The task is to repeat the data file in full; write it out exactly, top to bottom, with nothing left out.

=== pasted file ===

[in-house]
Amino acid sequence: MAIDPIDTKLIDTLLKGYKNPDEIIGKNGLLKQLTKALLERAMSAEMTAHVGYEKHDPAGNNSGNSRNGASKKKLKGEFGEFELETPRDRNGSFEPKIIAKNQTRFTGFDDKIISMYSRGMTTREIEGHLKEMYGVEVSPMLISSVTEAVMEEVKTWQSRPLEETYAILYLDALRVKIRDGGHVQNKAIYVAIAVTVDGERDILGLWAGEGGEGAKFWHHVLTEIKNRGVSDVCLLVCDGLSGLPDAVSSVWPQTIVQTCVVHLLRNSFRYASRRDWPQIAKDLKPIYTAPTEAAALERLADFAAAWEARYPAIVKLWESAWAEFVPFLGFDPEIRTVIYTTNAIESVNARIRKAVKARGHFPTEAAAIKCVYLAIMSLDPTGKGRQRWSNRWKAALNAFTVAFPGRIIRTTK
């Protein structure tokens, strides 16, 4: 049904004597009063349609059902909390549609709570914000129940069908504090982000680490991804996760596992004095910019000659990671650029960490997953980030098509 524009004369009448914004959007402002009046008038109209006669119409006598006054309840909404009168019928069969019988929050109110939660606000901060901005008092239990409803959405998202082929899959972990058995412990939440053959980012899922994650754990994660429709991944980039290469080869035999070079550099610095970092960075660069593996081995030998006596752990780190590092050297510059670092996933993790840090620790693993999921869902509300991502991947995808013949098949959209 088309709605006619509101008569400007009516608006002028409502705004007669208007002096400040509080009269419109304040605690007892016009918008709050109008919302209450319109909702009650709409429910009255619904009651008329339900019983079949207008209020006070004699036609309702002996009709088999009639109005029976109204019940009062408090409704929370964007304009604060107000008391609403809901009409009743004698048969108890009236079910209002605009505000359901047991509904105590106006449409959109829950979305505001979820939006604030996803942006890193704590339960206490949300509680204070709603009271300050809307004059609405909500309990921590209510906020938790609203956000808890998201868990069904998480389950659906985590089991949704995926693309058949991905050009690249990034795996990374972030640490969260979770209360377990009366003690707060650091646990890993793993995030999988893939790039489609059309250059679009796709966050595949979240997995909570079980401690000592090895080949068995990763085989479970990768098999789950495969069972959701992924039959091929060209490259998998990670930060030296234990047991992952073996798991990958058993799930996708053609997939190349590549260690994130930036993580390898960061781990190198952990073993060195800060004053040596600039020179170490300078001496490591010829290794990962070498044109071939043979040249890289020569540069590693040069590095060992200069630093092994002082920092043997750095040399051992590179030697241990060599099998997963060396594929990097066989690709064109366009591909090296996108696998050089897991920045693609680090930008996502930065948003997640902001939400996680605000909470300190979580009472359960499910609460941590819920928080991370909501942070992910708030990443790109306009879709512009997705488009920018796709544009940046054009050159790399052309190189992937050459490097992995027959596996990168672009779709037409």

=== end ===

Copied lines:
[in-house]
Amino acid sequence: MAIDPIDTKLIDTLLKGYKNPDEIIGKNGLLKQLTKALLERAMSAEMTAHVGYEKHDPAGNNSGNSRNGASKKKLKGEFGEFELETPRDRNGSFEPKIIAKNQTRFTGFDDKIISMYSRGMTTREIEGHLKEMYGVEVSPMLISSVTEAVMEEVKTWQSRPLEETYAILYLDALRVKIRDGGHVQNKAIYVAIAVTVDGERDILGLWAGEGGEGAKFWHHVLTEIKNRGVSDVCLLVCDGLSGLPDAVSSVWPQTIVQTCVVHLLRNSFRYASRRDWPQIAKDLKPIYTAPTEAAALERLADFAAAWEARYPAIVKLWESAWAEFVPFLGFDPEIRTVIYTTNAIESVNARIRKAVKARGHFPTEAAAIKCVYLAIMSLDPTGKGRQRWSNRWKAALNAFTVAFPGRIIRTTK
């Protein structure tokens, strides 16, 4: 049904004597009063349609059902909390549609709570914000129940069908504090982000680490991804996760596992004095910019000659990671650029960490997953980030098509 524009004369009448914004959007402002009046008038109209006669119409006598006054309840909404009168019928069969019988929050109110939660606000901060901005008092239990409803959405998202082929899959972990058995412990939440053959980012899922994650754990994660429709991944980039290469080869035999070079550099610095970092960075660069593996081995030998006596752990780190590092050297510059670092996933993790840090620790693993999921869902509300991502991947995808013949098949959209 088309709605006619509101008569400007009516608006002028409502705004007669208007002096400040509080009269419109304040605690007892016009918008709050109008919302209450319109909702009650709409429910009255619904009651008329339900019983079949207008209020006070004699036609309702002996009709088999009639109005029976109204019940009062408090409704929370964007304009604060107000008391609403809901009409009743004698048969108890009236079910209002605009505000359901047991509904105590106006449409959109829950979305505001979820939006604030996803942006890193704590339960206490949300509680204070709603009271300050809307004059609405909500309990921590209510906020938790609203956000808890998201868990069904998480389950659906985590089991949704995926693309058949991905050009690249990034795996990374972030640490969260979770209360377990009366003690707060650091646990890993793993995030999988893939790039489609059309250059679009796709966050595949979240997995909570079980401690000592090895080949068995990763085989479970990768098999789950495969069972959701992924039959091929060209490259998998990670930060030296234990047991992952073996798991990958058993799930996708053609997939190349590549260690994130930036993580390898960061781990190198952990073993060195800060004053040596600039020179170490300078001496490591010829290794990962070498044109071939043979040249890289020569540069590693040069590095060992200069630093092994002082920092043997750095040399051992590179030697241990060599099998997963060396594929990097066989690709064109366009591909090296996108696998050089897991920045693609680090930008996502930065948003997640902001939400996680605000909470300190979580009472359960499910609460941590819920928080991370909501942070992910708030990443790109306009879709512009997705488009920018796709544009940046054009050159790399052309190189992937050459490097992995027959596996990168672009779709037409």